On Monday, February 1, I caucused with my neighbors in Precinct 24 in Cedar Rapids, Iowa. Our precinct and a few others met in the auditorium of Washington High School, located on the southeast side of the town.
Cedar Rapids is the second-largest city in Iowa, with a population of 128,429 in 2013. Yet, despite those bragging rights, no matter where you are in town, you are always five miles from a field of soy or corn. The center of town is a cluster of factories—Penford Paper, Farmland, and Quaker Oats. Sometimes, the wind here blows Crunchberries, other days a heavy yeasty smell lingers in the air. In 2005, the history center had an exhibit called the "Smells of Cedar Rapids." They don't do that anymore.
When I walked into Washington High School, I saw the lady who walks her corgis by my house every morning at 6:30 AM, the lawyer who bikes to work even in the snow, the long-haired professor who teaches at the college down the street, the man who runs the local theater, a lady I recognized from my favorite coffee shop, the mother of my daughter's best friend, my friend's husband, another friend's ex-husband, the ladies from my cooking club, and the mother of the girl who was watching my kids right at that moment.
There was a crush of people in the hall. I noticed neighbors who are conservative, in line to switch their voter registration so they could caucus for Bernie. I also saw a lady from my church, whom I hadn't known was a Democrat, and we waved to one another proudly comparing stickers—Hillary.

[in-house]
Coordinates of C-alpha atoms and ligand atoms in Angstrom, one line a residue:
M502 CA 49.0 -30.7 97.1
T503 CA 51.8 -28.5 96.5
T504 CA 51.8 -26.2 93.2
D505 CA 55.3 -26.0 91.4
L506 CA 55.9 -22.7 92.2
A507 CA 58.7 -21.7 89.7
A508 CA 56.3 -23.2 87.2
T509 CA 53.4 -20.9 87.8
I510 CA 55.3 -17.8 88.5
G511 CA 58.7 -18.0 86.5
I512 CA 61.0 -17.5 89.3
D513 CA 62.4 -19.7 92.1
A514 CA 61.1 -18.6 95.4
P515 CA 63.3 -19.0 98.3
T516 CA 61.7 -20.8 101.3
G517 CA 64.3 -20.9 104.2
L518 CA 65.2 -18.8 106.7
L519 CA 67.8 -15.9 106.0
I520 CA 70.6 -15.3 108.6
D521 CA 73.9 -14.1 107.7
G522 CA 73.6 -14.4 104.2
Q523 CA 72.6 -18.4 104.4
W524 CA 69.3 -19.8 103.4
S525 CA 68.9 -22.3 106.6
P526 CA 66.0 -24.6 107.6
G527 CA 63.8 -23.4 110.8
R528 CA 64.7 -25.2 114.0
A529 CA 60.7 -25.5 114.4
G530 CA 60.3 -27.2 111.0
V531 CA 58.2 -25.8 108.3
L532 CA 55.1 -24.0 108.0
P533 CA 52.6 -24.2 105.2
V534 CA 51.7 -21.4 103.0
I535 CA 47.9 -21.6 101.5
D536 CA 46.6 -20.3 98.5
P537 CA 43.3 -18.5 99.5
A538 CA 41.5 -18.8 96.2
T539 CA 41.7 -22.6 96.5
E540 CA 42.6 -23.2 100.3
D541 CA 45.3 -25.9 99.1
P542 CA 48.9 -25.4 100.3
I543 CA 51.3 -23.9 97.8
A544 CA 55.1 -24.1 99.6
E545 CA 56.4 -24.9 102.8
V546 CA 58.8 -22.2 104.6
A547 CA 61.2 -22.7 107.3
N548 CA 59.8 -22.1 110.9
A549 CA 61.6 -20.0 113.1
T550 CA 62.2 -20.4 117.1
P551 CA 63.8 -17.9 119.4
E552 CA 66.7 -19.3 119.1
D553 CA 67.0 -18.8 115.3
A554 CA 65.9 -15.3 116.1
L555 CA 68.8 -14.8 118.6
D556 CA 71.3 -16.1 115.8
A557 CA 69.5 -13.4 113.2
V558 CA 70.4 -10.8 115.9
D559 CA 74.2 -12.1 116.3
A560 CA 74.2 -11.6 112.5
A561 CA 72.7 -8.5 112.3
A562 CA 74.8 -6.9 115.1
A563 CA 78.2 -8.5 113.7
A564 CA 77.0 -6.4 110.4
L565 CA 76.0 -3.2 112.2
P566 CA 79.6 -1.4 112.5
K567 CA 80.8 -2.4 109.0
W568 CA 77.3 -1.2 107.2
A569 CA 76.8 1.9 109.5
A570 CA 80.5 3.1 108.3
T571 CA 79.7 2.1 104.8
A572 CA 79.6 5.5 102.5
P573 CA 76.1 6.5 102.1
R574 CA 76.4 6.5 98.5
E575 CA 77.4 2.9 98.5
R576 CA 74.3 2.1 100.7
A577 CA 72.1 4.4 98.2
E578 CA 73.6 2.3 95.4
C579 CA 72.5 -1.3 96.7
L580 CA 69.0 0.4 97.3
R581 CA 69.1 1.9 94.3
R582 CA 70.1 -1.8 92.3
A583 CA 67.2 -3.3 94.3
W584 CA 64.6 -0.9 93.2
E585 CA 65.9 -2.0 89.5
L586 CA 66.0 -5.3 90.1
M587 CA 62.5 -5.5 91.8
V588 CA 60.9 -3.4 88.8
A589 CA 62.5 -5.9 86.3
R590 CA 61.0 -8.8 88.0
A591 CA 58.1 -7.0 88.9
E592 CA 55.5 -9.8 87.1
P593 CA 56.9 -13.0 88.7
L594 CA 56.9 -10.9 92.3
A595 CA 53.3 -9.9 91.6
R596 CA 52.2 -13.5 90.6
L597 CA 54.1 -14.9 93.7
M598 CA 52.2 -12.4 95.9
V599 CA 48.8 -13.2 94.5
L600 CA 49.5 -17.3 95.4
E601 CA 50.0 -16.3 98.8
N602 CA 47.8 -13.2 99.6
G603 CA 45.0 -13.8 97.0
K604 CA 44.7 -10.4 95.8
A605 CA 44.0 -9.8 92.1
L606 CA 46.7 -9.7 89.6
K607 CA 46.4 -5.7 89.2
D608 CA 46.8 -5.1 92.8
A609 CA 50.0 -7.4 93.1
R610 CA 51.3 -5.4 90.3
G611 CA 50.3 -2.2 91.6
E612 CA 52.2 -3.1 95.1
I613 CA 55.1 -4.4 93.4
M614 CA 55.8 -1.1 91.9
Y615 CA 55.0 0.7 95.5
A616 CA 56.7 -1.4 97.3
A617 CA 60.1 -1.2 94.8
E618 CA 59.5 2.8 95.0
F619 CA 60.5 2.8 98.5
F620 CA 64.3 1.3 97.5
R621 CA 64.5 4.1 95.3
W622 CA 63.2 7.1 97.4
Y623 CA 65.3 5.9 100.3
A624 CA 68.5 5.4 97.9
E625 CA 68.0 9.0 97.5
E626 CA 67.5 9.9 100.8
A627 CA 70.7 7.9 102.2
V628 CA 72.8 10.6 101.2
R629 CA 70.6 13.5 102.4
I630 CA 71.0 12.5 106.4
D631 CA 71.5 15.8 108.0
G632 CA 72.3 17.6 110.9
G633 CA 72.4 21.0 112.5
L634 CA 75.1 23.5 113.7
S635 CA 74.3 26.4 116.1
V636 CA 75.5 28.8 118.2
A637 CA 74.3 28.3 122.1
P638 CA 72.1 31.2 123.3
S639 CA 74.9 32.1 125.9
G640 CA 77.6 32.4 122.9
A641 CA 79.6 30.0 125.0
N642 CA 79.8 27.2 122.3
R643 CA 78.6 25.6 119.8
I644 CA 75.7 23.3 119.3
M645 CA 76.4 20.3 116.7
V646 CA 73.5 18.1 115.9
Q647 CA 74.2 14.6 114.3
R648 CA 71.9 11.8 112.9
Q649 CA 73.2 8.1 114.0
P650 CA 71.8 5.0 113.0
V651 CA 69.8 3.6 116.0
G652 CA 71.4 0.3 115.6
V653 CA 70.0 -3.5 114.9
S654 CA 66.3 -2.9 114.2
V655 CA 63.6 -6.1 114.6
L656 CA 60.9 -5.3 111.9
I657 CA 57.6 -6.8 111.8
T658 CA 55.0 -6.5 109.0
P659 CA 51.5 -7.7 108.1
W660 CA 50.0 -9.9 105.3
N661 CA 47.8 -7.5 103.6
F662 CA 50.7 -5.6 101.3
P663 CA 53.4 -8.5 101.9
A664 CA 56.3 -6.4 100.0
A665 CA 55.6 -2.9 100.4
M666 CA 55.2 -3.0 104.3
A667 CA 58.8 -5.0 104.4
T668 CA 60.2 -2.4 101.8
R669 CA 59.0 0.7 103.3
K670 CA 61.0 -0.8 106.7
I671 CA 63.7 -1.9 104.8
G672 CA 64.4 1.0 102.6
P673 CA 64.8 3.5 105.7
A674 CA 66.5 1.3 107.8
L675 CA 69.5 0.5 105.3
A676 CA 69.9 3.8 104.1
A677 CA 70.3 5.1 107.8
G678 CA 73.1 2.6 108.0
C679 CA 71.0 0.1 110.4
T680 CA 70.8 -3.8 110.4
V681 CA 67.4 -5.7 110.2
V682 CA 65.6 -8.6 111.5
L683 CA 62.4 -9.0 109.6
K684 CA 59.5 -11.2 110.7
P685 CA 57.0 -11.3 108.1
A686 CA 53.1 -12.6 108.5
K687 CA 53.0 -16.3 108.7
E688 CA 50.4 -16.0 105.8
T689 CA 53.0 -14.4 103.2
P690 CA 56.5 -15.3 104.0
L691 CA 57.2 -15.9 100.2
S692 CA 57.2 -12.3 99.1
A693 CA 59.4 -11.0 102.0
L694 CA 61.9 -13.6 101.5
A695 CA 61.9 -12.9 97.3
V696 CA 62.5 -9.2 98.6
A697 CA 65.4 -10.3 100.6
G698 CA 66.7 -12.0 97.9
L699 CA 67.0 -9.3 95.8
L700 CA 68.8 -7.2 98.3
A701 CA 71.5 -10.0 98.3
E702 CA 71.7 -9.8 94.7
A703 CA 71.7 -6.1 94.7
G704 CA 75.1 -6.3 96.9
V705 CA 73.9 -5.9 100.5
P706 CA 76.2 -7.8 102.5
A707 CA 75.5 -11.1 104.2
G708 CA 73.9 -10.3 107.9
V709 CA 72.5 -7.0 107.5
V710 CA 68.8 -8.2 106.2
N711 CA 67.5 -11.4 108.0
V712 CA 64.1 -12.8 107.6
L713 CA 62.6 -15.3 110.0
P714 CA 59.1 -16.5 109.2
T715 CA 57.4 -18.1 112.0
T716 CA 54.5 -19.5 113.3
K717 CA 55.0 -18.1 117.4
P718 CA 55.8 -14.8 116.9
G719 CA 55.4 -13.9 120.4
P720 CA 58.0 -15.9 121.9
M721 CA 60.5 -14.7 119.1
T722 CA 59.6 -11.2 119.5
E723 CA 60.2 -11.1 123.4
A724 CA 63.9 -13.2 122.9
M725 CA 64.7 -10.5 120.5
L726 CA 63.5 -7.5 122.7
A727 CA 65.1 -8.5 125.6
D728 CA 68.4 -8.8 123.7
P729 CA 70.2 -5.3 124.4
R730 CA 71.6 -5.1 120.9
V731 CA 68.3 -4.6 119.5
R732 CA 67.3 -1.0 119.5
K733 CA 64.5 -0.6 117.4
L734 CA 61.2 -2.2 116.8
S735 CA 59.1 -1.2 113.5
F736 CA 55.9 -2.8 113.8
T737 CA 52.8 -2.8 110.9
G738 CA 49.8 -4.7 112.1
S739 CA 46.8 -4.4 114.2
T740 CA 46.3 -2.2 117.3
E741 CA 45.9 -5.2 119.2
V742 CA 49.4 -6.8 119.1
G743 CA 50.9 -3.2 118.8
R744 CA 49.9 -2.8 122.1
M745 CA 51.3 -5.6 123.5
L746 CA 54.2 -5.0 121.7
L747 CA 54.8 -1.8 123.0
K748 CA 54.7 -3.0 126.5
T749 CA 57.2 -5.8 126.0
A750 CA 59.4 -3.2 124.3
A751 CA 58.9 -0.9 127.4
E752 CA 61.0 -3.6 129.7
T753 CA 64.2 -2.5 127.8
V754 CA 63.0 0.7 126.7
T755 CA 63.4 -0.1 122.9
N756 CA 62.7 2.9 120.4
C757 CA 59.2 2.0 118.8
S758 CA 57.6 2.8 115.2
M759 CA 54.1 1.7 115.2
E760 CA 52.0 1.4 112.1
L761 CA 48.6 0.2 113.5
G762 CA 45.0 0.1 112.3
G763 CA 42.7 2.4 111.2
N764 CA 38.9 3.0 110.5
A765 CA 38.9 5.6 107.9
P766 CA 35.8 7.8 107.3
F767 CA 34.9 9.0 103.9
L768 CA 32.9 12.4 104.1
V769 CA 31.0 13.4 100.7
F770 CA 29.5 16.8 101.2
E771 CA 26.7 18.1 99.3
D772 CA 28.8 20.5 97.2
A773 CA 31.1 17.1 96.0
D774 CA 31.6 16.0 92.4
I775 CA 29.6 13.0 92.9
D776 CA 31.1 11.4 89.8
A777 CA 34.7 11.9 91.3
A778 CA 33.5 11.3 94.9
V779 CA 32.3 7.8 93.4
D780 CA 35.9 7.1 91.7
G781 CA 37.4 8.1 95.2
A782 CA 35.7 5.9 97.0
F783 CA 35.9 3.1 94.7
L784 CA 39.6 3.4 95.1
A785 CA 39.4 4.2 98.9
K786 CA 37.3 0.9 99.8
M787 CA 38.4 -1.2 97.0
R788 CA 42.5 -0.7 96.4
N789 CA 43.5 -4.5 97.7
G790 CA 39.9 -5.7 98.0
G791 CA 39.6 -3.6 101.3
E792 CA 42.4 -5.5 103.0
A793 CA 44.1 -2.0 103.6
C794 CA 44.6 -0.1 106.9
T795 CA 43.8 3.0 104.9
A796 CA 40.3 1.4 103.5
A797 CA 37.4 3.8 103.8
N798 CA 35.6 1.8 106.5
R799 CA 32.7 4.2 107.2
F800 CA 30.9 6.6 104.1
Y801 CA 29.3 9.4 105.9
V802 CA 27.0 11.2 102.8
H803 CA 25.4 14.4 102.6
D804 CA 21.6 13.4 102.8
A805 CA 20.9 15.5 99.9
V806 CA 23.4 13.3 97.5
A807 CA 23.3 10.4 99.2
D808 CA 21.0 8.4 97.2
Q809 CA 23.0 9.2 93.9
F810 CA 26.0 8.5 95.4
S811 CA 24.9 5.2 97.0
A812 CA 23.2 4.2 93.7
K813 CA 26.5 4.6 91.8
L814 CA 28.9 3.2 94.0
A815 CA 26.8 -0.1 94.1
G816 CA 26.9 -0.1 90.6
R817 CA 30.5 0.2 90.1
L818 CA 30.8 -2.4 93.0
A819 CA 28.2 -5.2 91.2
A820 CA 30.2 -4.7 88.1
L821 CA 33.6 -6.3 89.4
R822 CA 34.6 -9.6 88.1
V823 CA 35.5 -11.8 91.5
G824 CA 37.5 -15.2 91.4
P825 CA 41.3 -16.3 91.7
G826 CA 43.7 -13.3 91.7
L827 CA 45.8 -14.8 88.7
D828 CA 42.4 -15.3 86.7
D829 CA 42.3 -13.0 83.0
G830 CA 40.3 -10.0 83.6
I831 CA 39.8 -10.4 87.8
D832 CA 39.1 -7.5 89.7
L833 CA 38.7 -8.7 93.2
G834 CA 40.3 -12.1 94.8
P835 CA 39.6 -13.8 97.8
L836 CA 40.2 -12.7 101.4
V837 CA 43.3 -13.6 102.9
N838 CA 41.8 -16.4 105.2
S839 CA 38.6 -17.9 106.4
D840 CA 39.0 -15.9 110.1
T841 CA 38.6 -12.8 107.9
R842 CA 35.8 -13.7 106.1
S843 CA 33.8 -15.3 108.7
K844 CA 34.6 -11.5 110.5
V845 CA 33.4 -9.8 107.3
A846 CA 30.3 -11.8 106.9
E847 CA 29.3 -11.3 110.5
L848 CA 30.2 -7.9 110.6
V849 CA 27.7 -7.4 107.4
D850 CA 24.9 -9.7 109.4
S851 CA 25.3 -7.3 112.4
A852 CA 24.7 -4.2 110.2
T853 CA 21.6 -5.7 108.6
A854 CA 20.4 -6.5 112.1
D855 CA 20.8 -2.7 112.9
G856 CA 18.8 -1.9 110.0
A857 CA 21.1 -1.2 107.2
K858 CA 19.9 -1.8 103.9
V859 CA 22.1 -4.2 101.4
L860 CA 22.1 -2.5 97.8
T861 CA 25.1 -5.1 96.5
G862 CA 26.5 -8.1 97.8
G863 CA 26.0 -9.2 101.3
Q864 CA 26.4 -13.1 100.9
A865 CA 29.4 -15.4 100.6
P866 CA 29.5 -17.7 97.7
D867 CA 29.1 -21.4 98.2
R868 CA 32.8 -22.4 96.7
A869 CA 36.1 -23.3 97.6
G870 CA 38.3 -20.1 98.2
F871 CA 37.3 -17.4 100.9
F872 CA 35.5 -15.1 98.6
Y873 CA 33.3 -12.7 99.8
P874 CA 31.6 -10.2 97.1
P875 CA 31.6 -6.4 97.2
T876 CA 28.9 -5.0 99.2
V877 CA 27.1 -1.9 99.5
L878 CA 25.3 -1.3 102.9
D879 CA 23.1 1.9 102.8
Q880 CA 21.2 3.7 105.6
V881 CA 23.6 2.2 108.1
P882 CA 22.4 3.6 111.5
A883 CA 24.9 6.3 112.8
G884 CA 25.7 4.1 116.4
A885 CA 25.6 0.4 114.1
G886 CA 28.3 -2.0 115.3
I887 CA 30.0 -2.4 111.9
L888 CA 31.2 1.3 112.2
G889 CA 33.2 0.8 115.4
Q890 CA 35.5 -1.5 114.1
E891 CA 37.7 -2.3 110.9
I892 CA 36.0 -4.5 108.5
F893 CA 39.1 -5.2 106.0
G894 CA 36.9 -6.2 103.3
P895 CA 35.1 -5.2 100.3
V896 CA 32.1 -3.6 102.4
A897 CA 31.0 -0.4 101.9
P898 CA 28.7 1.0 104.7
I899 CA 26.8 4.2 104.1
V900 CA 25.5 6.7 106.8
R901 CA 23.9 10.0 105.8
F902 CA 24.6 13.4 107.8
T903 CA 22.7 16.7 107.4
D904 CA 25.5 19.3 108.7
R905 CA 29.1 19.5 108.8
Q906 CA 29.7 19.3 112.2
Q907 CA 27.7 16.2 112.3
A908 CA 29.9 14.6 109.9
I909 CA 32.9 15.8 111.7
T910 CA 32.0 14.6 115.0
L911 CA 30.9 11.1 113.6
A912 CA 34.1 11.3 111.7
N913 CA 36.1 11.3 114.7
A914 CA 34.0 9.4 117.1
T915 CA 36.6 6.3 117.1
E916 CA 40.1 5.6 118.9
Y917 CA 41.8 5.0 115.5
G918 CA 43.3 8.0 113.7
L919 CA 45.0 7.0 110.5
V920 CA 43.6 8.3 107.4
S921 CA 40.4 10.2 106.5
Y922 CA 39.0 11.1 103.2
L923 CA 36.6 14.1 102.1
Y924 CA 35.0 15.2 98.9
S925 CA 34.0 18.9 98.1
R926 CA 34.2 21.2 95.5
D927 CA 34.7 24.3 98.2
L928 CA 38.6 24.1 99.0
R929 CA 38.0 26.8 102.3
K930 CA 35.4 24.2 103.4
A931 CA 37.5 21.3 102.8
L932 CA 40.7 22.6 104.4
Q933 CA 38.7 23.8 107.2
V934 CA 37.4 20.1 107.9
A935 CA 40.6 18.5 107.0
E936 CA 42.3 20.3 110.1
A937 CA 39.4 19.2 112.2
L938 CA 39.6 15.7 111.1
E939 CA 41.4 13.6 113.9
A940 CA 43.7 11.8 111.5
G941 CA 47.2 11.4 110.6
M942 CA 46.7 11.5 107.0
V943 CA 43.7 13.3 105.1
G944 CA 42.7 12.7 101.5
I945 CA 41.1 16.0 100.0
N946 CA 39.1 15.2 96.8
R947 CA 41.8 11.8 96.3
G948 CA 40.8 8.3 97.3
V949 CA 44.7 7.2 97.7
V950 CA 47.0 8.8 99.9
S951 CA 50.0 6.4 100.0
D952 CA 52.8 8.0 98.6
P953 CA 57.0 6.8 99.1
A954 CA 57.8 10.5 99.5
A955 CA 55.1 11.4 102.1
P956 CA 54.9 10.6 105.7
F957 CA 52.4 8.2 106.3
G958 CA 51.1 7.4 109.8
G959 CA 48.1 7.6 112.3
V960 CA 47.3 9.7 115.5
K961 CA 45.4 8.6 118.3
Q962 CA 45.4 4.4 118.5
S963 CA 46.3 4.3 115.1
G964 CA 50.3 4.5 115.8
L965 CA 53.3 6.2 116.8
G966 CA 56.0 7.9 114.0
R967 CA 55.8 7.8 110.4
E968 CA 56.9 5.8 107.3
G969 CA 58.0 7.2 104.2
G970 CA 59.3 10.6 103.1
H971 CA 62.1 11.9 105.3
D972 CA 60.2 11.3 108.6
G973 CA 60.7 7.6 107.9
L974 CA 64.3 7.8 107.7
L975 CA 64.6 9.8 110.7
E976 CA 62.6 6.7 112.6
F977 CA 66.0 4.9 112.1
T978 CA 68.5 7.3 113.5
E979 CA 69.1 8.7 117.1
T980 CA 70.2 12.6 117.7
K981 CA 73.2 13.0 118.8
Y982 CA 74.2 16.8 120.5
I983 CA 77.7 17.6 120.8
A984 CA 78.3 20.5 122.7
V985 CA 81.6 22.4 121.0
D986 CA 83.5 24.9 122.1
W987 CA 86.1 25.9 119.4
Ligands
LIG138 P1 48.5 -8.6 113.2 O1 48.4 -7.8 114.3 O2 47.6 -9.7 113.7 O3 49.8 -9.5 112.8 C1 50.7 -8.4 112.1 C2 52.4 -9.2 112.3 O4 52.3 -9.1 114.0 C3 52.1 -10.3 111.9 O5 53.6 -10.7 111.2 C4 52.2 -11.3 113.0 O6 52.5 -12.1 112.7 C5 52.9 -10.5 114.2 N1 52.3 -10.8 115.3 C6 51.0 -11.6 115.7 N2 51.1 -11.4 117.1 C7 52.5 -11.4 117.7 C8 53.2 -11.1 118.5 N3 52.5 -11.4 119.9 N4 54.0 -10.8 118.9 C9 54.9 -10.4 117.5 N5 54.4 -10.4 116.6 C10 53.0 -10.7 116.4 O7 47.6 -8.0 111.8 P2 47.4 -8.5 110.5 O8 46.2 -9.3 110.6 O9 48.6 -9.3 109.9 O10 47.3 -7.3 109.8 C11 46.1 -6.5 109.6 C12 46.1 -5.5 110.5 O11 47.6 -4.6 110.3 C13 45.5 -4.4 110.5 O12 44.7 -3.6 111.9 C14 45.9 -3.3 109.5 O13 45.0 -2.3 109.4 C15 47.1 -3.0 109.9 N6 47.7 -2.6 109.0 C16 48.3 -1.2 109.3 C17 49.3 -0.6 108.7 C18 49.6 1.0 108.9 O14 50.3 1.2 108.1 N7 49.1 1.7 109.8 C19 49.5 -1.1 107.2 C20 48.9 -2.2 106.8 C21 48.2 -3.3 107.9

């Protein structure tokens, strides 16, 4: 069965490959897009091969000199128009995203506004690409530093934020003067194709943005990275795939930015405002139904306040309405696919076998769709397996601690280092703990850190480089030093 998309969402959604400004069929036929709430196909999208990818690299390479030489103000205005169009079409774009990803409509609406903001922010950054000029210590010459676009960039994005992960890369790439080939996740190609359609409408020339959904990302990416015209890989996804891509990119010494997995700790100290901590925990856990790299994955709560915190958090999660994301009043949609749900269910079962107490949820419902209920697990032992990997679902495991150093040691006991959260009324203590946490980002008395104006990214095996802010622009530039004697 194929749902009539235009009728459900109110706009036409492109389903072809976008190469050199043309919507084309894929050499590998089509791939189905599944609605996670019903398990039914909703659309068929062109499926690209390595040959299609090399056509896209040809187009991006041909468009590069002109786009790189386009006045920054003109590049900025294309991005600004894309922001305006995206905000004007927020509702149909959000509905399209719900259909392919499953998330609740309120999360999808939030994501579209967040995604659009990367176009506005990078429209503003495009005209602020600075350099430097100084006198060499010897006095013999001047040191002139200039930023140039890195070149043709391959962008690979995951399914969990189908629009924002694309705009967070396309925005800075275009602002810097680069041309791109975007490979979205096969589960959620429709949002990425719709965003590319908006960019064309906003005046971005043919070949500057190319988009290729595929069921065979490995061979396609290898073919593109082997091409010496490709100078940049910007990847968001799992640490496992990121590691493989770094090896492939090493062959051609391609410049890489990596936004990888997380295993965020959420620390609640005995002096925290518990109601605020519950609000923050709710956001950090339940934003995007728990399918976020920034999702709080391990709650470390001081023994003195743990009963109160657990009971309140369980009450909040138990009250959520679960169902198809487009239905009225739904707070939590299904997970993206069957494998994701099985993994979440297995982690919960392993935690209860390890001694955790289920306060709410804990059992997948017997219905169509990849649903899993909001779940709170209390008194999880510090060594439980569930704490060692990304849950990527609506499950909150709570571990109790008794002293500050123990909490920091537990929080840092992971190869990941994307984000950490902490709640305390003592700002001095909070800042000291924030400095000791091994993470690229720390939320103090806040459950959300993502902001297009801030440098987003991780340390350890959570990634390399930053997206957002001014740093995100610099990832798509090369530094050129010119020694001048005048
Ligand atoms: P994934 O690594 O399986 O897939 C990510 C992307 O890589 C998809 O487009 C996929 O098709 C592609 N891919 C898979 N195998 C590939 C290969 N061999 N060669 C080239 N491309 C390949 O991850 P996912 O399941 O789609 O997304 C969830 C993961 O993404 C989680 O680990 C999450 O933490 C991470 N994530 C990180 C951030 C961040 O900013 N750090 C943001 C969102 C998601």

This wasn't my first caucus. In 2008 and 2012 I attended the Republican caucuses; both times I was there as a voter (Ron Paul) and as a reporter. Republican caucuses in Iowa are cast by secret ballot: You check in, you go into a room, there is some party business, and then the caucus chair invites people to give short speeches for each candidate. The speeches are usually polite, although, in 2012, I heard a man declare that there was a vast Republican conspiracy against Newt Gingrich. He was booed off the stage when his speech went over the allotted time period. (Apparently, the conspiracy didn't work, as Gingrich won over Perry by three percent in our precinct that night.)
This was my first time caucusing as a Democrat. After signing my name in the designated space and filling in a bubble corresponding to which candidate I was going to caucus for, I went into the auditorium where my party's caucus was to take place. Different sections of the room were marked off for the various candidates, as well as for observers and the press. The far right side was for Clinton, the far left for Sanders. The middle section was divided up between the press, observers, undecided voters, and O'Malley supporters.
The event opened with some fairly perfunctory party business, like voting for the caucus chair and secretary. Hardly anyone was paying attention, and the few who were angrily shushed the others.
Next we had to physically count everyone in the room who was caucusing. There were audible groans and a few false starts; eventually, our chair decided we should raise our hand and call out our number. In all, according to our count, there were 435 people caucusing.
It makes slightly less sense that our differences would come up against each other in the high school auditorium where I had once seen my 17-year-old neighbor perform in Grease.
Then the fun began. We had to physically count who was caucusing for each candidate. It took us almost half an hour, but in the end we counted 177 for Sanders, 225 for Clinton, 17 for O'Malley, and 14 who were uncommitted—a number that does not add up to 435. The chair contended that it was because people had left the room. She offered a motion to recount just in case, but there was a loud groan from the audience in response. We didn't recount.